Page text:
If you’ve ever walked around KL, most of you may have seen places offering “henna” tattoos. Many people view them as safe, temporary tattoos, with many getting them just for the aesthetic.
However, a netizen, who wishes to remain anonymous, has gone on Twitter with a warning, shocking people as he reveals that certain henna tattoos might not be suitable for some people.
“Please make sure you’re not allergic to any kind of henna before putting it on your skin (if you don’t want to suffer),” he wrote, including several pictures of his torso to show how he had gotten a large henna tattoo that stretched across his left shoulder and shoulder blade.
It would appear that instead of the henna fading off gradually, his skin had blistered and violently broke out into hives in the exact pattern of the henna, resulting in the strange result of a horrific-looking rash.
“The doctor said it was very interesting, she will present this case in Malaysia’s dermatologist conference,” he continued.
He also added,
“I’m gonna say this again. For those who don’t know, henna = inai. This is NOT a tattoo.”
While permanent tattoos are forbidden in some religions, henna tattoos don’t really count as they’re temporary, so they’re sometimes referred to as “halal” tattoos.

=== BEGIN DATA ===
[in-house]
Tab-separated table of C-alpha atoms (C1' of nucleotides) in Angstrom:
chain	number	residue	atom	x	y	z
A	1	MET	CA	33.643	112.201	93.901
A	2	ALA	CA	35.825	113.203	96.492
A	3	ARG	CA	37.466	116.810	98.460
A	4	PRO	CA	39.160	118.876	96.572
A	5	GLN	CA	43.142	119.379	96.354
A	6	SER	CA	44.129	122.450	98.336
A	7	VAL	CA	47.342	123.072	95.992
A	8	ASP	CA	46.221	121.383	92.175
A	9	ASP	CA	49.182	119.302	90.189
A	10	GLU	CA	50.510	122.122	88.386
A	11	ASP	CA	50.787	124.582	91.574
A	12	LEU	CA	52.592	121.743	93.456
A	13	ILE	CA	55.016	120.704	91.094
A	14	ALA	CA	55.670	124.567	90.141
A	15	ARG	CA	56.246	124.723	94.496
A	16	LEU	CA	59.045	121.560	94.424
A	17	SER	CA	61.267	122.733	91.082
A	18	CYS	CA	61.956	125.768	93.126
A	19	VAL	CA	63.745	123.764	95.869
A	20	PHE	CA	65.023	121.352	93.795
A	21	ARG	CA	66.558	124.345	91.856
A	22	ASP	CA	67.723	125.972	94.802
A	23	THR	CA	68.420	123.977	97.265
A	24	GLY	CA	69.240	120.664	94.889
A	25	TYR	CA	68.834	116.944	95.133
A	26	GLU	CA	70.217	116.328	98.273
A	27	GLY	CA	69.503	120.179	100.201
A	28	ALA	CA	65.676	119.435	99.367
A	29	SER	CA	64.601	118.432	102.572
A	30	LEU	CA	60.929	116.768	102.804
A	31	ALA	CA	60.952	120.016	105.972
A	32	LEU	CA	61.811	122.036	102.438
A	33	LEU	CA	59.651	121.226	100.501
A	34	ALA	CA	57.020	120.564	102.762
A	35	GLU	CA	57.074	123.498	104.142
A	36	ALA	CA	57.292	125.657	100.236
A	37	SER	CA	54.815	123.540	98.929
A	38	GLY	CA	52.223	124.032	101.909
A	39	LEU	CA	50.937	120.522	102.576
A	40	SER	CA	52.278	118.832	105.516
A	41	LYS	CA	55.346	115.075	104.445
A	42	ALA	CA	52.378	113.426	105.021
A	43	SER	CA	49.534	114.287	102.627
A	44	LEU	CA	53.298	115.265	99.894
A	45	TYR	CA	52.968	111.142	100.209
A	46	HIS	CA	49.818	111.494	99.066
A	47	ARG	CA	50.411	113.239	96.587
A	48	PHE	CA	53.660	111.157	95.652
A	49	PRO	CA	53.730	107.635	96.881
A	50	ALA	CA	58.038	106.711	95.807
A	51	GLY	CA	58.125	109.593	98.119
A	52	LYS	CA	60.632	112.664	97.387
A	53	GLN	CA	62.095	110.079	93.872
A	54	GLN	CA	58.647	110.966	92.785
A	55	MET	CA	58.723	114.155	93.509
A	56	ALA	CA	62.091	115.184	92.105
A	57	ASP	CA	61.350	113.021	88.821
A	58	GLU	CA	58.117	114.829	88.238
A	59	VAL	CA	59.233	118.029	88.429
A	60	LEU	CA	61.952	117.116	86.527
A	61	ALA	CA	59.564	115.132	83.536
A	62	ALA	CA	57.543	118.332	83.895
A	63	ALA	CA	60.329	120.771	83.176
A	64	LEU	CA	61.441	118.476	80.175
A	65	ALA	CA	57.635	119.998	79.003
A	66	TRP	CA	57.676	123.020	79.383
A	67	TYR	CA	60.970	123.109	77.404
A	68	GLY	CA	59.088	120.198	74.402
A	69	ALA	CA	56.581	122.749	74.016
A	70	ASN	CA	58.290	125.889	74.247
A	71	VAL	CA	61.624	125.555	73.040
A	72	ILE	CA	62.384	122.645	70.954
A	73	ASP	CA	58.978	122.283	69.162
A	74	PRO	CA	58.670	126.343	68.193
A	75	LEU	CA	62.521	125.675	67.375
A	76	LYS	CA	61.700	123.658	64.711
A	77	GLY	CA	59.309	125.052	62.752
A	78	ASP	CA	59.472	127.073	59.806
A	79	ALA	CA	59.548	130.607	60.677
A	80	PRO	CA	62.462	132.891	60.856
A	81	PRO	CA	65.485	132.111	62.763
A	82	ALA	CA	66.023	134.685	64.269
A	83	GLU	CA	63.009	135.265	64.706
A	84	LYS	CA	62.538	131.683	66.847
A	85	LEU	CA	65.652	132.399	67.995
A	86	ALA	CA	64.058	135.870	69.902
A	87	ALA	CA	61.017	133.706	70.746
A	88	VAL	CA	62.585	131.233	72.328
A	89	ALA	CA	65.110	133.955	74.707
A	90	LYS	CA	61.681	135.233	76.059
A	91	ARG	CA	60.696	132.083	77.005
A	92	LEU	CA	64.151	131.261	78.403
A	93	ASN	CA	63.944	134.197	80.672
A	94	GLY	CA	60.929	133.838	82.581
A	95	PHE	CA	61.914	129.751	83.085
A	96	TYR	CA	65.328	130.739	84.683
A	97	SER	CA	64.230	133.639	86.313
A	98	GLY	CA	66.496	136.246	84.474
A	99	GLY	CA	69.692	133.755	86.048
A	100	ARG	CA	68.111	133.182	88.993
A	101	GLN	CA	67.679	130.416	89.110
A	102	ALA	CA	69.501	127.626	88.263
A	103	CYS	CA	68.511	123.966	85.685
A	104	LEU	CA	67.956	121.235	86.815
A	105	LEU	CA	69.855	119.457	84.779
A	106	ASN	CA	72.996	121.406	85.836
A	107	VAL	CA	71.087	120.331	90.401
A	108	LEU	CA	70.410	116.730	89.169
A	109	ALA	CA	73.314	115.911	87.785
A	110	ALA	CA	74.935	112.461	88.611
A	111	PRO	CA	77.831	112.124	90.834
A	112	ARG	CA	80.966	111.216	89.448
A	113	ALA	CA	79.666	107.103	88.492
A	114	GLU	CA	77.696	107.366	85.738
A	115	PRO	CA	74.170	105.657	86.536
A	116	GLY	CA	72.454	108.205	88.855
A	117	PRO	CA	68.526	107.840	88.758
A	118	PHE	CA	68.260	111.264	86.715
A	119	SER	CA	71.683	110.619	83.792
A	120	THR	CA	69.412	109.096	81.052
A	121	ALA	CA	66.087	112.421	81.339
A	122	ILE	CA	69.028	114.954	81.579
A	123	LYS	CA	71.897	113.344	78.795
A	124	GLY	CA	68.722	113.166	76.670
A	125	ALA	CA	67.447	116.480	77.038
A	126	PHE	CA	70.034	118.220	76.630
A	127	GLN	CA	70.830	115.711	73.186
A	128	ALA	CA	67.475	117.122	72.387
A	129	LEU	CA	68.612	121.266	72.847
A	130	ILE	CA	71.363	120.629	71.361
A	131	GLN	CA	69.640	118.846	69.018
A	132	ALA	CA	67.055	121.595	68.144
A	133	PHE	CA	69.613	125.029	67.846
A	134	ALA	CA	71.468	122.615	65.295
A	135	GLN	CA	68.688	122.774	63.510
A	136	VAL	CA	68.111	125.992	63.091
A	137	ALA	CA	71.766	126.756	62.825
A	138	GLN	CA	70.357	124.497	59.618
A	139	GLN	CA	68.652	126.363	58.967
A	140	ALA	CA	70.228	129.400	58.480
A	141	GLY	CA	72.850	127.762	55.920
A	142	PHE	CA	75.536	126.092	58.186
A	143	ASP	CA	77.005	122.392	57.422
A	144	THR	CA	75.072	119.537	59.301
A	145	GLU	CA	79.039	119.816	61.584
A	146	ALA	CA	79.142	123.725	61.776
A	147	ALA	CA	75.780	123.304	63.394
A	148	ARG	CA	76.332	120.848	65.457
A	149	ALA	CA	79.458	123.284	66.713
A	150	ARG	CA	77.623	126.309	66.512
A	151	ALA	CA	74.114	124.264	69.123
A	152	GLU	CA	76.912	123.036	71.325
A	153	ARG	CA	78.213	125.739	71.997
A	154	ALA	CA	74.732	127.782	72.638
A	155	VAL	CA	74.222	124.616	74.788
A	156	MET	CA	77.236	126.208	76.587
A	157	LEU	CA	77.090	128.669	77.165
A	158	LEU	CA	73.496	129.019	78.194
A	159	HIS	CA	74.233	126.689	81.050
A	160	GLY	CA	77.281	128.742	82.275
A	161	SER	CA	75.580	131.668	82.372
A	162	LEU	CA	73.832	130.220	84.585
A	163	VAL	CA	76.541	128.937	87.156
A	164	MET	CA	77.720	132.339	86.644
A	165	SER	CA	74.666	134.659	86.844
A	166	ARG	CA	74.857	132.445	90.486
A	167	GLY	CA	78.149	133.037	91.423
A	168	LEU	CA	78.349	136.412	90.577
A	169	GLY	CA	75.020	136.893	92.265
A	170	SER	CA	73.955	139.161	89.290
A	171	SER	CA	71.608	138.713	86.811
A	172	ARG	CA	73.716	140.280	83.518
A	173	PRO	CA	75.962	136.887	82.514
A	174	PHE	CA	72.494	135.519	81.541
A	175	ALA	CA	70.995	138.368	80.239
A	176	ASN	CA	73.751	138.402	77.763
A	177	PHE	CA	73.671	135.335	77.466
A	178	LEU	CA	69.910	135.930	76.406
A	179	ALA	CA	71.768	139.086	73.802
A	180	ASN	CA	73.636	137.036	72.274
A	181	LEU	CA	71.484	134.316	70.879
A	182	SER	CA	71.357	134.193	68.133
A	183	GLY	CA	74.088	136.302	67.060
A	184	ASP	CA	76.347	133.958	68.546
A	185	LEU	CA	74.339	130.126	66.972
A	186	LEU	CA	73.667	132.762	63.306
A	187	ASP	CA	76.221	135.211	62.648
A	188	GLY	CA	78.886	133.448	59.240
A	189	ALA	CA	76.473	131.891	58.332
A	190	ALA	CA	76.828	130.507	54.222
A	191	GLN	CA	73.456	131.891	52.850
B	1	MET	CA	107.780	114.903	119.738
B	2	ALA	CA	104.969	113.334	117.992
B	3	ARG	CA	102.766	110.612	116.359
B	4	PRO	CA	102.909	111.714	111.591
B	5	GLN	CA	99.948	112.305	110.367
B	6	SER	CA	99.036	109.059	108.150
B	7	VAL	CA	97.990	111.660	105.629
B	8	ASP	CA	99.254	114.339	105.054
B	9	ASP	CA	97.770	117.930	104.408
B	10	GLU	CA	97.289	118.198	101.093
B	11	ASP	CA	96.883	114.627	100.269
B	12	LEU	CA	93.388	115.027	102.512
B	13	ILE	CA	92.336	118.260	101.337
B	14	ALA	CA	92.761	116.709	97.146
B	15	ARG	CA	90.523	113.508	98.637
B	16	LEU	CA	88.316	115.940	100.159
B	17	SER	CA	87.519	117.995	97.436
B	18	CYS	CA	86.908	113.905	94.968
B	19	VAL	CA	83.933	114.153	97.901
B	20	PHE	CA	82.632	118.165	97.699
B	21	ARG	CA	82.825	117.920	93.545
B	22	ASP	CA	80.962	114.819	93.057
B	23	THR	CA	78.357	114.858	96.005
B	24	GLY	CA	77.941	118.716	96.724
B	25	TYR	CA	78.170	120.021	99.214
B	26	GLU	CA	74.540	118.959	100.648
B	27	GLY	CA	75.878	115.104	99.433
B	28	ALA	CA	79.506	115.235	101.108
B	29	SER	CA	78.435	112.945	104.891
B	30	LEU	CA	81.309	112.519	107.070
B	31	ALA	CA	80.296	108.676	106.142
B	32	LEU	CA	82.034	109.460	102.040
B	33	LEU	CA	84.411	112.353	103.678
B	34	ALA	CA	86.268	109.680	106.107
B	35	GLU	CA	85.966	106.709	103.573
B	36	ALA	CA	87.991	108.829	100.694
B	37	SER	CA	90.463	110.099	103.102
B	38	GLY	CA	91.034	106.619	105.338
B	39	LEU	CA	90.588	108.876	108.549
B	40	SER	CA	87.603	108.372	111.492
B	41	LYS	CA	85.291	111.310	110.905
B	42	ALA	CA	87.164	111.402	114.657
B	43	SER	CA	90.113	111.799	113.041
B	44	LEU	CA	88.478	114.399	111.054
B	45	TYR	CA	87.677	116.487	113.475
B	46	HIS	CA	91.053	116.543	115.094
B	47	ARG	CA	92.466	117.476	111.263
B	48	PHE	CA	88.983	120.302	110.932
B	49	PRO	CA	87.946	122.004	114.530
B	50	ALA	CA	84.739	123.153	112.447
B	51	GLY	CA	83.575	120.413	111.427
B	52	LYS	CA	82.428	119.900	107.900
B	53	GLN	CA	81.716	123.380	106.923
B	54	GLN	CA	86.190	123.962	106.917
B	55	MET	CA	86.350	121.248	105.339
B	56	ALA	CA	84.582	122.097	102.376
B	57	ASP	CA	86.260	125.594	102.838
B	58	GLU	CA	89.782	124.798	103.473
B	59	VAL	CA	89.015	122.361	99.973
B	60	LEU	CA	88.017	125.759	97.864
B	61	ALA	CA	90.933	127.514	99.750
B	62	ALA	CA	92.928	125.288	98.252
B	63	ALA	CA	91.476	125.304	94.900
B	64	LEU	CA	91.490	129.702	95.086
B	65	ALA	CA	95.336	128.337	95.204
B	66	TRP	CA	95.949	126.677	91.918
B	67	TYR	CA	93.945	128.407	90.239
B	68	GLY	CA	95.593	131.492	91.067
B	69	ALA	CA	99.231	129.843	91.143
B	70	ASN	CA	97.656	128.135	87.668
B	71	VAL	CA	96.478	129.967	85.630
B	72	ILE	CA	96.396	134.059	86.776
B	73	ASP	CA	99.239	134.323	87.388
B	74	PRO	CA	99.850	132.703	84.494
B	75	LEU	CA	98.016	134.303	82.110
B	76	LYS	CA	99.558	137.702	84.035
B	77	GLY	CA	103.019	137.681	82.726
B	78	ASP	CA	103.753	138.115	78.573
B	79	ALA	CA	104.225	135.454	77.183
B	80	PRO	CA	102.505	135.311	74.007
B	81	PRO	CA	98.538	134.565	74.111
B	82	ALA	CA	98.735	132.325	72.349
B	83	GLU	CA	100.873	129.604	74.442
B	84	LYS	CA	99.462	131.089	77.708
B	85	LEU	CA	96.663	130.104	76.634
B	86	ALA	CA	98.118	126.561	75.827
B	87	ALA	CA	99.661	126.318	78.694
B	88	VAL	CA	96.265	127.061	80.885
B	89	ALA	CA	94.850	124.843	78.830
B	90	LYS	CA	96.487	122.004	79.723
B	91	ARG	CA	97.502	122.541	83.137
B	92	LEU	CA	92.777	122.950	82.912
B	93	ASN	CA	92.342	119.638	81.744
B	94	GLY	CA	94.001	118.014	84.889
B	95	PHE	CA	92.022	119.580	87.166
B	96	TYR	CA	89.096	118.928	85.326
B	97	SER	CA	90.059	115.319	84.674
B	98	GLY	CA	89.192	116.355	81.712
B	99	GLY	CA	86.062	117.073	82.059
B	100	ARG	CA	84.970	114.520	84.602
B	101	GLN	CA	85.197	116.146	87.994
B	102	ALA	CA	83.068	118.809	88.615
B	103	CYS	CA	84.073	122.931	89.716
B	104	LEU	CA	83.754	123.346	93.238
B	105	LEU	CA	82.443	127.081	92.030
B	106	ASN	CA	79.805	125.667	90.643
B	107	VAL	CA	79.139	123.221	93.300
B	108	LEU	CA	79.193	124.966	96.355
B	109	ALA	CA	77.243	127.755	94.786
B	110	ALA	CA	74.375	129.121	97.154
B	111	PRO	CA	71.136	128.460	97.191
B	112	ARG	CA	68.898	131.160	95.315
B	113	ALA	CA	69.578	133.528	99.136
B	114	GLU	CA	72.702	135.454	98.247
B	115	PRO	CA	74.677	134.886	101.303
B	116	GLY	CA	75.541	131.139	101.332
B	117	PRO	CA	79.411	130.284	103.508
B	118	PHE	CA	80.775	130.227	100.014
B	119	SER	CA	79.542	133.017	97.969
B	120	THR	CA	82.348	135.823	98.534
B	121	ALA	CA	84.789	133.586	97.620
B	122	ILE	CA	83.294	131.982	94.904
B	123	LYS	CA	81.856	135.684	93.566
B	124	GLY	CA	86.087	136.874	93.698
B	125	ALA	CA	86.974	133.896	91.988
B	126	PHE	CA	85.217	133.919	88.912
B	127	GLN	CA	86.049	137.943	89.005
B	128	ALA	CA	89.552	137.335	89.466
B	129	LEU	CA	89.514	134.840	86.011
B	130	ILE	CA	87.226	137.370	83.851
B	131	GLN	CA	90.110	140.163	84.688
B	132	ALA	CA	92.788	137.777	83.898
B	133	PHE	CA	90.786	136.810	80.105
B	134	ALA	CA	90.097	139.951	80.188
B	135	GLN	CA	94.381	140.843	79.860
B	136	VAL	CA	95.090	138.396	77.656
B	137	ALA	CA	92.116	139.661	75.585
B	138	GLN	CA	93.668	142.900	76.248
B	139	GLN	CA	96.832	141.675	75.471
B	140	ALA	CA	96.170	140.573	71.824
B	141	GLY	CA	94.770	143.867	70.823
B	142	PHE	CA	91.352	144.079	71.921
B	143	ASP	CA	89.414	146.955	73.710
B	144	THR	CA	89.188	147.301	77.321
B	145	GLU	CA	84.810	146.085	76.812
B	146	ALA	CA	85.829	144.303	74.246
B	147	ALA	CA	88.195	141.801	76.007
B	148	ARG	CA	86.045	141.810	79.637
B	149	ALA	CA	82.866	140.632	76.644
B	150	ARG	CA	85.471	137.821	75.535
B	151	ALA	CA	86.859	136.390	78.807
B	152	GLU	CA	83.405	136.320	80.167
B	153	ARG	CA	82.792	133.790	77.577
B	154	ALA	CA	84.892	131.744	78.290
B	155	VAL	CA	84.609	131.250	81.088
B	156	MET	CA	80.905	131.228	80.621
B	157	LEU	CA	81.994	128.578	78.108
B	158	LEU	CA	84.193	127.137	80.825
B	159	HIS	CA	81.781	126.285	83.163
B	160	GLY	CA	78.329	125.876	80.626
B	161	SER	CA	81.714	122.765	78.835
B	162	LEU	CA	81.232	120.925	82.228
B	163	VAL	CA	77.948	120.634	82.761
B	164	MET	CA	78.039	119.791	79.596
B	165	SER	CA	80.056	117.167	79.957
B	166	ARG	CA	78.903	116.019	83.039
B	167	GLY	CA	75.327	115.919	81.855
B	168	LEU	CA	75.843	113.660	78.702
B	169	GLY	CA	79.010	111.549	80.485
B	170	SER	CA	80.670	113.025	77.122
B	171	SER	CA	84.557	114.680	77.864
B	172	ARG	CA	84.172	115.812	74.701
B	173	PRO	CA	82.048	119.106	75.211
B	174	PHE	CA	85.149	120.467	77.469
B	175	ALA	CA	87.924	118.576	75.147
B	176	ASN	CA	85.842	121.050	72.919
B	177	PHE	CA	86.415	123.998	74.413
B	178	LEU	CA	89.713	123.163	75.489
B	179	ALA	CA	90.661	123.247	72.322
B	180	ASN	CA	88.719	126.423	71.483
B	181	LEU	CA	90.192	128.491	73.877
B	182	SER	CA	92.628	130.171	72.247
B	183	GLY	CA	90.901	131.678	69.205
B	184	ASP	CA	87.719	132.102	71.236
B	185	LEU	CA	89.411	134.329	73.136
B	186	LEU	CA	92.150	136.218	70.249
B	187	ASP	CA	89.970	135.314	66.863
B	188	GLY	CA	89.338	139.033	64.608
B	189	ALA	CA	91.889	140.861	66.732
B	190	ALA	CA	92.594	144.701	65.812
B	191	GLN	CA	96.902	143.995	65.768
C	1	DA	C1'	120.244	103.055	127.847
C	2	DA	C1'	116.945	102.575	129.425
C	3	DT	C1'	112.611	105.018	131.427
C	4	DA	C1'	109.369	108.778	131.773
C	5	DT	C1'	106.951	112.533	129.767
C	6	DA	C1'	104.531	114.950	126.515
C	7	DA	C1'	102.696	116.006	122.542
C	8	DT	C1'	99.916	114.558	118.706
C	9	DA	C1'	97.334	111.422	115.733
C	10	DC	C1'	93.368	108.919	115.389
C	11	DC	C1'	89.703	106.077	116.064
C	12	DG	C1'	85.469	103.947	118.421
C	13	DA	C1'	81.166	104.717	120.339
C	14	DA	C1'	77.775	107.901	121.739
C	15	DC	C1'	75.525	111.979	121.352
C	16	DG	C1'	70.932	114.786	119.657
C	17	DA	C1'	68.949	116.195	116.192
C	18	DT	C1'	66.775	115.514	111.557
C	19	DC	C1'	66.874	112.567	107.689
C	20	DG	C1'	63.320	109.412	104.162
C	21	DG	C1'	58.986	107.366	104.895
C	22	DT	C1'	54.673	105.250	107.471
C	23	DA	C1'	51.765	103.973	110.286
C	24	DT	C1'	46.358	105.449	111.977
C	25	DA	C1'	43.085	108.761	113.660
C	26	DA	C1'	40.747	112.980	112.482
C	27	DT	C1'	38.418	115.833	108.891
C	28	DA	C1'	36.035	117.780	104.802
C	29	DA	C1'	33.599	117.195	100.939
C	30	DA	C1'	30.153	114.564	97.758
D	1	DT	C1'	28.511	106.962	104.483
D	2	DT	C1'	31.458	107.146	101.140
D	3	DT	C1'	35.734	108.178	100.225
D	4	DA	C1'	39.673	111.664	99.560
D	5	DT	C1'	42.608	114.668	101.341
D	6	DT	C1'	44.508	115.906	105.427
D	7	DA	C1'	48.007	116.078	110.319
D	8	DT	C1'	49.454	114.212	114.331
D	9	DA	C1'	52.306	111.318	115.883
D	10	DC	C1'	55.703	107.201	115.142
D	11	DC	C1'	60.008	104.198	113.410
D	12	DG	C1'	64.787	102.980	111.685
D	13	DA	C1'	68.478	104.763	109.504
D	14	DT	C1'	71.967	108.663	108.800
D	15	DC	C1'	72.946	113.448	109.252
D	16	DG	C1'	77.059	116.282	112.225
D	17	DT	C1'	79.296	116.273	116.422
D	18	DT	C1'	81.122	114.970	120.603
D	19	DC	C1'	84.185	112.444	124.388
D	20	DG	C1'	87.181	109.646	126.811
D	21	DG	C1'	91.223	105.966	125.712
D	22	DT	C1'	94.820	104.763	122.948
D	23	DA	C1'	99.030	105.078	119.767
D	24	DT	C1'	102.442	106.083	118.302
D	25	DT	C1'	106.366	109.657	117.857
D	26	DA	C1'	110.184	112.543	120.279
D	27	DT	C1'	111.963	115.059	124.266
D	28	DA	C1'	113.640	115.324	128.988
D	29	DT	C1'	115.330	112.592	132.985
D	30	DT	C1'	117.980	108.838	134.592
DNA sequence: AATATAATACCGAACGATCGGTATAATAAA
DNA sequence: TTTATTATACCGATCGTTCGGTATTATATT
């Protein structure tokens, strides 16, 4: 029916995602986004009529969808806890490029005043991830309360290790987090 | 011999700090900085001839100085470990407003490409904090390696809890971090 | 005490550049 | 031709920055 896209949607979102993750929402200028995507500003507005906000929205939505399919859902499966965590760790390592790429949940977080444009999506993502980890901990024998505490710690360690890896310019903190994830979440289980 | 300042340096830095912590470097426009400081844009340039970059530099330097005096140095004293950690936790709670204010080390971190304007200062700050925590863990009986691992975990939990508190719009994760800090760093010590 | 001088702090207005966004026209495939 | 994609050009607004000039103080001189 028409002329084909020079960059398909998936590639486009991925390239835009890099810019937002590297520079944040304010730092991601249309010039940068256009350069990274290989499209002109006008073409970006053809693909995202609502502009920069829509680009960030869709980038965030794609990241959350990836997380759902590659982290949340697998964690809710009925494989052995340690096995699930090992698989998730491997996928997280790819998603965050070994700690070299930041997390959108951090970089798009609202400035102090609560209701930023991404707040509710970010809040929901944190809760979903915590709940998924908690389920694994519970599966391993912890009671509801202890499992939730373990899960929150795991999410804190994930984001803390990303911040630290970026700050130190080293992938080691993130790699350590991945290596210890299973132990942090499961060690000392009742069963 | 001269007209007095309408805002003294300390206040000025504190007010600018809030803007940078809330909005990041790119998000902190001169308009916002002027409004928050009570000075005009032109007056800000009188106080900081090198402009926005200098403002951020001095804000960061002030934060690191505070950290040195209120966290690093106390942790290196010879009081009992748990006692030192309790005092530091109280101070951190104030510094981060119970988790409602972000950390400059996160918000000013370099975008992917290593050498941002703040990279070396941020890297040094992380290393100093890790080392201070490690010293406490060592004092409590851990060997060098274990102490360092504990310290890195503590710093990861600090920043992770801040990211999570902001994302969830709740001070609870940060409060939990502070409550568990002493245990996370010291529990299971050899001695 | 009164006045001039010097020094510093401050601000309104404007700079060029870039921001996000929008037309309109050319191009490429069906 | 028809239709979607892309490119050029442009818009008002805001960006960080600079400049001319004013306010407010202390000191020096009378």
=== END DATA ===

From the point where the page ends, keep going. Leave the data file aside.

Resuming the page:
Henna, a dye made from the leaves of the hina/henna tree, is an art form that dates back over 5,000 years in the Middle East, India, Africa, and Pakistan. Long used in self-expression, henna is also used to celebrate weddings and birthdays.
But while traditional “red” henna is natural and safe, modern artists may use black henna, many of which may be contaminated with unlisted chemicals and dyes. P-Phenylenediamine (PPD) being the most notorious of these, staining skin black but possibly causing allergic reactions and permanent scarring. PPD can even cause anaphylaxis, a severe allergic reaction that can lead to death.
Use of PPD black henna is popular in tourist areas, since the blistering happens only two to three days after the application, meaning many tourists don’t get a chance to come back and complain. The high-profit margins of black henna only encourage the further use of such dangerous dyes.
For more information on how to tell the difference between red and black henna, you can read this guide here.
So, the next time you or any of your loved ones ever pass by a henna stall and feel like getting a tattoo, you may want to think twice.
We wish Anon a speedy recovery. It’s scary that some people can be so irresponsible in their work. Have you ever gotten a henna tattoo? What are some places that are confirmed safe? Let us know in the comments!
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